peopleCare Tavistock’s annual retreat provides residents with an opportunity to be independent, explore nature and enjoy outdoor adventures

This September, peopleCare Tavistock brought ten lucky residents to Hidden Acres Mennonite Camp and Retreat Centre, located just outside of Shakespeare, Ontario, for their 5th annual Resident Retreat. 

Each year the home’s staff and volunteers work together to prepare for the two-day event, which is put on at no cost to residents. Viewed as a vacation for residents, staff encourage everyone to express what they wish to do while away, and that’s how the activities are planned. Everyone gets involved to make sure the retreat goes off without a hitch, from dietary assisting with the groceries, to environmental preparing the bedding and supplies, to the pharmacy and nursing teams for preparing medications, to the recreation team who do the planning and implementation. The end result of the team’s collaboration is a hugely successful retreat that has become a favourite among staff and residents alike.   

Held in a lodge that can accommodate all of the residents and staff in one building, the fully-accessible retreat centre provides everything that the group could ask for, including a great outdoor space with a pond and campfire pit. Staff and residents sit at a table in the lodge playing cards, smiling.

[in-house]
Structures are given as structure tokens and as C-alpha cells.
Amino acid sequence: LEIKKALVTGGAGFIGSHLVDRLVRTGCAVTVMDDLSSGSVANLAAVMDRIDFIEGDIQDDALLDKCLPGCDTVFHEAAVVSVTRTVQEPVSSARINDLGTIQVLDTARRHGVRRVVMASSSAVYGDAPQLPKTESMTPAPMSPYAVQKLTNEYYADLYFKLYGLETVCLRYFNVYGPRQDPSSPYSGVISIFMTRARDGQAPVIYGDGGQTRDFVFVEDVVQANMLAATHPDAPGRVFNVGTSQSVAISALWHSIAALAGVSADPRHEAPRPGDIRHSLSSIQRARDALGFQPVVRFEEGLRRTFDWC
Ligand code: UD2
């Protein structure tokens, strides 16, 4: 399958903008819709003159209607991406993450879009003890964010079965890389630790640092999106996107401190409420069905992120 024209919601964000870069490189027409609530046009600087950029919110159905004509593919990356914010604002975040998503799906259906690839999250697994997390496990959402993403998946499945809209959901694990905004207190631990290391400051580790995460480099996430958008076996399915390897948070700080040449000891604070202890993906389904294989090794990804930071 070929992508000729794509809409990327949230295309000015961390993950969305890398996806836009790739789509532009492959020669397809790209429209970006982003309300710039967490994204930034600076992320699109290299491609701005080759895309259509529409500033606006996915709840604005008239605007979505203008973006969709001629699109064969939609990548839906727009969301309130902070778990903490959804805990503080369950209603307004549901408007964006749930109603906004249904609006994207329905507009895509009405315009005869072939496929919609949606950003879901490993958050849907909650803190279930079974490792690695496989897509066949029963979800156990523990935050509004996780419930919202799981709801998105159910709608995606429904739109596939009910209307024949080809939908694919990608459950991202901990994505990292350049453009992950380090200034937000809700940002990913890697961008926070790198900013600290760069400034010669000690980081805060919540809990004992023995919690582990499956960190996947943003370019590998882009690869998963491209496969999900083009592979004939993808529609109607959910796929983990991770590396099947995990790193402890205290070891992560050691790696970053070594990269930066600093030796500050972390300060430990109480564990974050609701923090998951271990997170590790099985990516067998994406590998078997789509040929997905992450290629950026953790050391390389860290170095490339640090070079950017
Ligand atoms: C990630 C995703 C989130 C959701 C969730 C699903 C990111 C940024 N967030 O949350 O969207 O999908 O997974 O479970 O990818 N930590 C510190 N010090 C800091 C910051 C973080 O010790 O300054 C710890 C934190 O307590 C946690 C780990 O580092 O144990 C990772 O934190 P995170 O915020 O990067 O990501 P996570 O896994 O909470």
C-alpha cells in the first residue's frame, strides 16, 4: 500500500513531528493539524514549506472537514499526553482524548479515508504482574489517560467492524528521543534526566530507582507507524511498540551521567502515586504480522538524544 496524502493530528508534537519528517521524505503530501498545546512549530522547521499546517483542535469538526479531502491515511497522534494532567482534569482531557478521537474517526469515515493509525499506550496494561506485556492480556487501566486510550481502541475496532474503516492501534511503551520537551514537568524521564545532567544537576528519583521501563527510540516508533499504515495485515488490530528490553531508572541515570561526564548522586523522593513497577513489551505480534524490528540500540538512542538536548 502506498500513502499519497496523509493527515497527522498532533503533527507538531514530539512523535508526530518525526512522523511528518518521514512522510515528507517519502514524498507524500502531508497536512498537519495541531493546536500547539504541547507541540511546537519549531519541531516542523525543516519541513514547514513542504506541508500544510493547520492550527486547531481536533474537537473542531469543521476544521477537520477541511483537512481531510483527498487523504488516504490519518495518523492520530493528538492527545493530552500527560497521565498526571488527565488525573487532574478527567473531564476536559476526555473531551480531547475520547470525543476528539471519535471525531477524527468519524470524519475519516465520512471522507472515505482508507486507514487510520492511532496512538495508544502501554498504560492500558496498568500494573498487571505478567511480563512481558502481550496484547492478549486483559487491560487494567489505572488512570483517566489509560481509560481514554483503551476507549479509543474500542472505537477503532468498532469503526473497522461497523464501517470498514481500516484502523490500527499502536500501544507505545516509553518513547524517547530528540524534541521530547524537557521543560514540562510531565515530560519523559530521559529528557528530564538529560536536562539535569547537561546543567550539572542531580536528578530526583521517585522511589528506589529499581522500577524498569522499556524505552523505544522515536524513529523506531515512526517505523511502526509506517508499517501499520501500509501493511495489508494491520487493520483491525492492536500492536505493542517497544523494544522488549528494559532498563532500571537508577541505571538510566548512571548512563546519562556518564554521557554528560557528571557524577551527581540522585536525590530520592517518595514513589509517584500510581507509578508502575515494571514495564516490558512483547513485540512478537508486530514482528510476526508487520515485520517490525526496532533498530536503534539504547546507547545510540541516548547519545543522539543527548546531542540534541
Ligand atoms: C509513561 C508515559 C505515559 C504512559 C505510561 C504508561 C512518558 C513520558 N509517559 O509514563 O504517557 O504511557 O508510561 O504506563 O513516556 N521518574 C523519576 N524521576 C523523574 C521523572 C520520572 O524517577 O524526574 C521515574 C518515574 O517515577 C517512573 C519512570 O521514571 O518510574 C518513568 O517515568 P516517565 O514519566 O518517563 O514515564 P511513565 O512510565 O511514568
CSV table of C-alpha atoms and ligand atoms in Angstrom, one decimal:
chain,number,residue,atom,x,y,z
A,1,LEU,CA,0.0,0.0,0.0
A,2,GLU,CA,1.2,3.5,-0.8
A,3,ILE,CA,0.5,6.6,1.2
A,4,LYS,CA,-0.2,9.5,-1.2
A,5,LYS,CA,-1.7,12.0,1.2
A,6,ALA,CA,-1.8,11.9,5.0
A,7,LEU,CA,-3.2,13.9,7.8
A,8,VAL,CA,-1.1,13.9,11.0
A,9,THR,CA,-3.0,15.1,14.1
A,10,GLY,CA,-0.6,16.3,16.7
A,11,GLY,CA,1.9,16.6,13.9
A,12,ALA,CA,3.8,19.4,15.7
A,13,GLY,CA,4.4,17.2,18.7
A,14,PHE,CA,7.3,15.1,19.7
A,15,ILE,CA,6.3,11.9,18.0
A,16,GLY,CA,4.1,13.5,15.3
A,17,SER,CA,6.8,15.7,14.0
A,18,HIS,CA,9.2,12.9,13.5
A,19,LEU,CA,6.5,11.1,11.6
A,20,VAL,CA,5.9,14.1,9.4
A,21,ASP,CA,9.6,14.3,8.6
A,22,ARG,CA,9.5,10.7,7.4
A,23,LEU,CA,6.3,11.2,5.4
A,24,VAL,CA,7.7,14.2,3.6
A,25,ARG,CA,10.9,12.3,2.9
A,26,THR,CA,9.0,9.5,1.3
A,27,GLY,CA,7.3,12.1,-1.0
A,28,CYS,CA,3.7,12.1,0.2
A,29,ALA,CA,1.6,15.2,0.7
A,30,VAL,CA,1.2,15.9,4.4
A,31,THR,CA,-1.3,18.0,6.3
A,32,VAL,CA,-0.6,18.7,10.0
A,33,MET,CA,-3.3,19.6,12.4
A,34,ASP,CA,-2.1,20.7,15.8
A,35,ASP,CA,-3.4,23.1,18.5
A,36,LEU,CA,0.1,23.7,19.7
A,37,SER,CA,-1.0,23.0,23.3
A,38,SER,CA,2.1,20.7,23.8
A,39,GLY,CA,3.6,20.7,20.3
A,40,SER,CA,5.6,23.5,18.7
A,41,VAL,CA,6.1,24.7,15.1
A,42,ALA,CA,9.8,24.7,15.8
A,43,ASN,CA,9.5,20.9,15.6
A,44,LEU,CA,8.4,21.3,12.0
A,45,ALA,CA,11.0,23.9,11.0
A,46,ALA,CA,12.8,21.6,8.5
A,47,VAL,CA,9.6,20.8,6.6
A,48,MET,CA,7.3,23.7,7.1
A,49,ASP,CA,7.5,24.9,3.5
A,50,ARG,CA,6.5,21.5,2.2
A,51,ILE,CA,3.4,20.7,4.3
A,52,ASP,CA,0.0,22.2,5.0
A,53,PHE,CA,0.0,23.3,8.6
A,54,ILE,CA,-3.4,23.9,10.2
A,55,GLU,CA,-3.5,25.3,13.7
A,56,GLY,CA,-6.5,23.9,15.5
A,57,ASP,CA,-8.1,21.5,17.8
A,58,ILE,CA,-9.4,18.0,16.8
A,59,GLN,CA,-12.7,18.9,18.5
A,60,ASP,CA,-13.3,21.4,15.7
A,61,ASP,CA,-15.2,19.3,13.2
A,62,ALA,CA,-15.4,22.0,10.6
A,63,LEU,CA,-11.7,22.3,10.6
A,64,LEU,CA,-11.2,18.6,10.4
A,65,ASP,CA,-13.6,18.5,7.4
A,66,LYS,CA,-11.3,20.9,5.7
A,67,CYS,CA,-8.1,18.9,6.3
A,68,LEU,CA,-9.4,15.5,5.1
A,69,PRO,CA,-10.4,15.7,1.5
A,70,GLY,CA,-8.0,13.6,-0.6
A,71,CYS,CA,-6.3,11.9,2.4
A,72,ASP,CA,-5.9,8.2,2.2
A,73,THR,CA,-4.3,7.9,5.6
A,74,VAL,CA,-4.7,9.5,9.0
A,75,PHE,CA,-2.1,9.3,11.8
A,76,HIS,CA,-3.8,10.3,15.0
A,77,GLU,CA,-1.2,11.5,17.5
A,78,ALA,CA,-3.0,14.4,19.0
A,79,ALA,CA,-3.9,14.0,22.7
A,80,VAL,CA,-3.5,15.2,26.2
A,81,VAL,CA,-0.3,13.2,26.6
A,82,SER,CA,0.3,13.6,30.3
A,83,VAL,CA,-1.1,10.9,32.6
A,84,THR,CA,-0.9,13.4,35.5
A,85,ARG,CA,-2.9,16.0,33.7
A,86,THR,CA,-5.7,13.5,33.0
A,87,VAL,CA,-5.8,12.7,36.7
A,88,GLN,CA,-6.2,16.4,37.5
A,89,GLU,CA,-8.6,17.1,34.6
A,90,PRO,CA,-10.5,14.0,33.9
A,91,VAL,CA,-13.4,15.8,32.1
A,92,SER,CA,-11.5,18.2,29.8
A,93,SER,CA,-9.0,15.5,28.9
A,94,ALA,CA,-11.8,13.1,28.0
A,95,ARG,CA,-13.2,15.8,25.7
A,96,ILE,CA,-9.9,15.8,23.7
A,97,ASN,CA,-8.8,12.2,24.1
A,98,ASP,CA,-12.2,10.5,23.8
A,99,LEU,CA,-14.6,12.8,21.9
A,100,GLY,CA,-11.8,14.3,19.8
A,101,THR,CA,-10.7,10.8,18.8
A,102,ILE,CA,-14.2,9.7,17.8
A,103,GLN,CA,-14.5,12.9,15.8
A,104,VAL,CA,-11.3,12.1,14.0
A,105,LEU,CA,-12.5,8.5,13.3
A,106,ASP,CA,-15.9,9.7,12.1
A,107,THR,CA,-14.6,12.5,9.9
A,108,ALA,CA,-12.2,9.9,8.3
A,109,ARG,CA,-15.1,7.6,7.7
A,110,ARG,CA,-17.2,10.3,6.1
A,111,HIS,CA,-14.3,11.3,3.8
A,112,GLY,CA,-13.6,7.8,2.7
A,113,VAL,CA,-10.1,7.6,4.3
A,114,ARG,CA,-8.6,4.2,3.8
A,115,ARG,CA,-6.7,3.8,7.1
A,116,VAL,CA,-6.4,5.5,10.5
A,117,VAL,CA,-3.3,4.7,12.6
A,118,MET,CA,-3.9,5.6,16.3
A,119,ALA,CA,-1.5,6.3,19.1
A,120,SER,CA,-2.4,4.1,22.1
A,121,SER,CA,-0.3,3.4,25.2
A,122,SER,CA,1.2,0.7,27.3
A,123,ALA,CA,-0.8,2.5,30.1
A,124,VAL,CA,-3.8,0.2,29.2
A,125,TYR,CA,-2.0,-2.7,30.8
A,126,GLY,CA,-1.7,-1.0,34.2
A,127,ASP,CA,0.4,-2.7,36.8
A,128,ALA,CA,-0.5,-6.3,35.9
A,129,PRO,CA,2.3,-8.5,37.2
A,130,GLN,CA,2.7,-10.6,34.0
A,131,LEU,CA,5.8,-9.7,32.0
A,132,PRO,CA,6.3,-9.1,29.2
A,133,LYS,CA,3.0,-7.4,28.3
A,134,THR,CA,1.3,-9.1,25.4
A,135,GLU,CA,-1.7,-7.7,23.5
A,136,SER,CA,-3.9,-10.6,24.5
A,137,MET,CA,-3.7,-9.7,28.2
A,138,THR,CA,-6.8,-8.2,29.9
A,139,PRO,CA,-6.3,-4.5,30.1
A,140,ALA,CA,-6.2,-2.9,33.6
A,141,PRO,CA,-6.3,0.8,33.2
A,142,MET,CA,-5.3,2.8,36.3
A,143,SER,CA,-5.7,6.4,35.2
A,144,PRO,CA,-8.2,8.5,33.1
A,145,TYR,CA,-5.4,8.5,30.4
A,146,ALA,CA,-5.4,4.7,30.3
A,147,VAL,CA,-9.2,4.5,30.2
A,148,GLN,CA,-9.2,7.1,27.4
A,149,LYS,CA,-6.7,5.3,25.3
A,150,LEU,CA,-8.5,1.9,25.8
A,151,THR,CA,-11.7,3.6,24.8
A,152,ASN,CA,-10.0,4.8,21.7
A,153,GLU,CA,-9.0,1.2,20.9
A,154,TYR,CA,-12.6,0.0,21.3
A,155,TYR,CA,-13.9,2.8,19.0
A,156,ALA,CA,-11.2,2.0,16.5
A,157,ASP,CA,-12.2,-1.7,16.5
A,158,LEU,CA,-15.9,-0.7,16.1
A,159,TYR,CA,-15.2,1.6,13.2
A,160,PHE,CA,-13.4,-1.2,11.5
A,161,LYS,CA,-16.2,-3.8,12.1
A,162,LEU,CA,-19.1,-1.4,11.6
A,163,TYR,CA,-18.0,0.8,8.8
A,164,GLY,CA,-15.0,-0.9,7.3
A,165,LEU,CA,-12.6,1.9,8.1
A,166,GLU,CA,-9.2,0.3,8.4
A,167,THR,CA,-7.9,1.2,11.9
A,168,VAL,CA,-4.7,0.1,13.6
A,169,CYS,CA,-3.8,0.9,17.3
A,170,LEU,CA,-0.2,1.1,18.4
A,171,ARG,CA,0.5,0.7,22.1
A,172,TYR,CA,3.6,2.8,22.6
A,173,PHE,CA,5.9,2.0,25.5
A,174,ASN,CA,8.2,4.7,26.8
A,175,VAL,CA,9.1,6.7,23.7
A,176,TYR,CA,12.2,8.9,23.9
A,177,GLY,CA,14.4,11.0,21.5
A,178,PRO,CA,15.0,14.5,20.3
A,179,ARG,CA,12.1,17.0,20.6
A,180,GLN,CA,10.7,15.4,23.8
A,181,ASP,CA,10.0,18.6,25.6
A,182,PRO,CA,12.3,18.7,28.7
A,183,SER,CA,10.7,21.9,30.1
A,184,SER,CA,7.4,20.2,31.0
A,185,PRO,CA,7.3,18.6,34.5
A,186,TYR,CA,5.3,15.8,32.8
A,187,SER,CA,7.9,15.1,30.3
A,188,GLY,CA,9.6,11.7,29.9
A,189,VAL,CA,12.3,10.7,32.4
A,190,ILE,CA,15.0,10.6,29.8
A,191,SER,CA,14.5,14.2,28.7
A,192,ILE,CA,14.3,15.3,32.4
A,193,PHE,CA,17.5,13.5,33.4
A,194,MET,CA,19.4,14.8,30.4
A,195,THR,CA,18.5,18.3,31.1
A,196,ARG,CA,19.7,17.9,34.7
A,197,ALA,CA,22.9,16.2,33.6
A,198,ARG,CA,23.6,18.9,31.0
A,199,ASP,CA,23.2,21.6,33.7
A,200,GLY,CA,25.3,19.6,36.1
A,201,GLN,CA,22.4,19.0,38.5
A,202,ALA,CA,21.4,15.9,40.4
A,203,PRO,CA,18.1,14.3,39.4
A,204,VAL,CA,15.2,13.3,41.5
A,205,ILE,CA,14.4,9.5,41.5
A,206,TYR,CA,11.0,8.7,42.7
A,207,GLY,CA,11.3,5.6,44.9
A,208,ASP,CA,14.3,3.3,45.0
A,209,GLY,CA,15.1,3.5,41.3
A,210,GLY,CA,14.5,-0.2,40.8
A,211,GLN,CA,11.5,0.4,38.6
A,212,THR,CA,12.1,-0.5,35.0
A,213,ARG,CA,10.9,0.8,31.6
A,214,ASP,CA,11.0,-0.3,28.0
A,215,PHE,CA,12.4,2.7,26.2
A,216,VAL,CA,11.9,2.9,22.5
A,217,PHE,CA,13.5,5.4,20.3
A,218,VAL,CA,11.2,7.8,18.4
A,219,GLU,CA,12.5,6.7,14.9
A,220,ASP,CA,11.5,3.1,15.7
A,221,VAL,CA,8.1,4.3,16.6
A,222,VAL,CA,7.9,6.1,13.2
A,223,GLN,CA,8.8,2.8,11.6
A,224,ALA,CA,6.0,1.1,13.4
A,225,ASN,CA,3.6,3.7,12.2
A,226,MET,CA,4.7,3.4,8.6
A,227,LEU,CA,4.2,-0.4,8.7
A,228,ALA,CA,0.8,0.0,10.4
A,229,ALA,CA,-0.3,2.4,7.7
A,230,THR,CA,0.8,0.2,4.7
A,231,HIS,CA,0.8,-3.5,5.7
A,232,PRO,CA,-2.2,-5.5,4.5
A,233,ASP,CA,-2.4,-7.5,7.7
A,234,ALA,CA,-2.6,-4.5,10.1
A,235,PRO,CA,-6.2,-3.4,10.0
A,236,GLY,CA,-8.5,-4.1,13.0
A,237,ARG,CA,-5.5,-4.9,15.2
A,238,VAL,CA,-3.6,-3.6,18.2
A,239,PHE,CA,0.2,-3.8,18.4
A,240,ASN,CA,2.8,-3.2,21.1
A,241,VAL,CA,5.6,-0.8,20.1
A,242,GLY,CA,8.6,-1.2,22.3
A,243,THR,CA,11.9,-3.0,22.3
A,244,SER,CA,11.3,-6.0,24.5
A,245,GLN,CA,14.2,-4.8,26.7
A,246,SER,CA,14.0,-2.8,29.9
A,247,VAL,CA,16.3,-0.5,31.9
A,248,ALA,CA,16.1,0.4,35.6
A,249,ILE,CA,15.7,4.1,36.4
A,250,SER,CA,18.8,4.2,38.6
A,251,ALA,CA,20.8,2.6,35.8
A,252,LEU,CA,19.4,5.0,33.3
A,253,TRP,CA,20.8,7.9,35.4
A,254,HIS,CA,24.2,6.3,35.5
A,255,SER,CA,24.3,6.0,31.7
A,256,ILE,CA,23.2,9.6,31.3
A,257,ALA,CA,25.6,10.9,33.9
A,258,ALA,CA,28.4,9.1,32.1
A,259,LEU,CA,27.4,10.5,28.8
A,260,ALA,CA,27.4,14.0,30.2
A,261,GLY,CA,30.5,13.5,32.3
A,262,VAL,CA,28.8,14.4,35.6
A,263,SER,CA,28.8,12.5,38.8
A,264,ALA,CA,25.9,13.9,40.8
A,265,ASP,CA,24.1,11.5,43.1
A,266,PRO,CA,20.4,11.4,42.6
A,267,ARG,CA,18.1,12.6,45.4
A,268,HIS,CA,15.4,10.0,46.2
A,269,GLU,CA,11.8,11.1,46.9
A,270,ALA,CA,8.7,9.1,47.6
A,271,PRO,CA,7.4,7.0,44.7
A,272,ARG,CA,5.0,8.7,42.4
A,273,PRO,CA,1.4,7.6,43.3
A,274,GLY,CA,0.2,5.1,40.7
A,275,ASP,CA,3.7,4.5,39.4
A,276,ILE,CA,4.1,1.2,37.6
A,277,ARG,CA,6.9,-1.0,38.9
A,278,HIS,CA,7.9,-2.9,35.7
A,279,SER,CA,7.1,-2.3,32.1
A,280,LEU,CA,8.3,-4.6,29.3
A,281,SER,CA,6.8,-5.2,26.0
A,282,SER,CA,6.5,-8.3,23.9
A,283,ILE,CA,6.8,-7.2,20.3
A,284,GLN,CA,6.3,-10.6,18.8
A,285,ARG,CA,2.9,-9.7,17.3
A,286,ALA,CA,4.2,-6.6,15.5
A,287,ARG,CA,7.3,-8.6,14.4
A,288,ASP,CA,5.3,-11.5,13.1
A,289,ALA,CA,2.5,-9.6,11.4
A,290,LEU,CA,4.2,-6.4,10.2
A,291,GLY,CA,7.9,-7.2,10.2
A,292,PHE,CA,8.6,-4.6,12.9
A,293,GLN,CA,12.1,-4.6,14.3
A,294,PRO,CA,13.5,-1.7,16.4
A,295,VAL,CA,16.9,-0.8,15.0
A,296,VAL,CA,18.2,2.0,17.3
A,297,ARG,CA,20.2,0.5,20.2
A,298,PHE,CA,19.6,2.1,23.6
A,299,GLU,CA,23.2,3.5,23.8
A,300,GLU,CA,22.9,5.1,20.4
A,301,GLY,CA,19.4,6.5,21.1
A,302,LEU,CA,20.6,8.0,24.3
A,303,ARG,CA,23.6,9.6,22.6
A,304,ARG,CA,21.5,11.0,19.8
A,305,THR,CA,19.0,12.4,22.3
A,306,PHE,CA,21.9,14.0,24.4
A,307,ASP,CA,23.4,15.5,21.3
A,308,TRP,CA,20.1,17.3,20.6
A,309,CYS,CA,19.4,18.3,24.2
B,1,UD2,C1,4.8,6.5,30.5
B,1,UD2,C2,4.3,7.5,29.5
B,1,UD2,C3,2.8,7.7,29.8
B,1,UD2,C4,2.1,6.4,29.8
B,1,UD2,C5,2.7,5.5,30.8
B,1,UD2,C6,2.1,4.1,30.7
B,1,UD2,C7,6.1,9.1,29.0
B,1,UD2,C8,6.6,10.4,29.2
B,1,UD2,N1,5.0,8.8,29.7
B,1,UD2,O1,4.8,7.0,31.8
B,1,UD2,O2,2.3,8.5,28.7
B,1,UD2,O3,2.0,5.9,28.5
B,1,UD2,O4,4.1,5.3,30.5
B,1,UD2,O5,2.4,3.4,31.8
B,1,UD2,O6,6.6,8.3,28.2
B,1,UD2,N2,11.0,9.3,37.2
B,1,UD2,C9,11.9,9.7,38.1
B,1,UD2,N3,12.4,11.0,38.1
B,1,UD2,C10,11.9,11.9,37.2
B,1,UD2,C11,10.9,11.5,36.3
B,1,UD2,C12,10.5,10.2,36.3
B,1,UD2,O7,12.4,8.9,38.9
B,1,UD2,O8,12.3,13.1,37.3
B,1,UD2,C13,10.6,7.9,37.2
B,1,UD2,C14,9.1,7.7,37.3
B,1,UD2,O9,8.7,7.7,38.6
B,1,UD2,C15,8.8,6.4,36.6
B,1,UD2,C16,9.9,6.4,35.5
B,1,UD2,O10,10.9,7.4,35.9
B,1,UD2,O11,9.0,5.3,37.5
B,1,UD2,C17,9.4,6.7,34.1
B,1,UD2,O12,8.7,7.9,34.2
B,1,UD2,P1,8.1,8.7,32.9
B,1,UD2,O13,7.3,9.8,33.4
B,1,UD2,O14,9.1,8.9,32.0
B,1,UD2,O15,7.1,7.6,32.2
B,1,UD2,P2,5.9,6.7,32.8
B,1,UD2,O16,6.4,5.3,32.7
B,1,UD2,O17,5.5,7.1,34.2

“It’s so nice and quiet, that’s why I like going,” said one resident who has attended for the last two years. “It’s so nice just sitting down and eating meals with the staff – that doesn’t happen at the nursing home, and it’s very nice, all of us just being together.”

The retreat also provides residents with a sense of adventure, escape and relaxation, and for some it even rejuvenates their ambition to explore and trust in their own independence. 

“What I love about this retreat is that it allows our residents to make their own choices about their schedule for a change,” said Jenn Kairies, director of programs at peoplecare Tavistock. “They get to decide what time they want to eat their meals and snacks, when to go to bed and get up in the morning, which activities they want to do and the times they wish to do them at. They live by set schedules every other day of the year so at the retreat, we make sure we are truly catering to their wishes.”

“I have never had such a good night’s sleep in all of my life!” exclaimed Bea, one of the residents who attended this year’s retreat. 
Resident Pearl sits outdoors in her wheelchair with a baby goat in her lap, smiling
 And given no time restraints, Kairies has noticed that residents are also able to complete tasks with more independence and self-confidence. For example, those who have required assistance with tasks such as dressing and toileting are often independent with these tasks during the retreat. 

“We are surprised year after year that many residents who require assistance with eating on a regular basis are able to eat independently given no time restraints,” said Kairies. And she’s not the only one who has noticed the change the event has had on residents, including those with more complex medical issues such as dementia.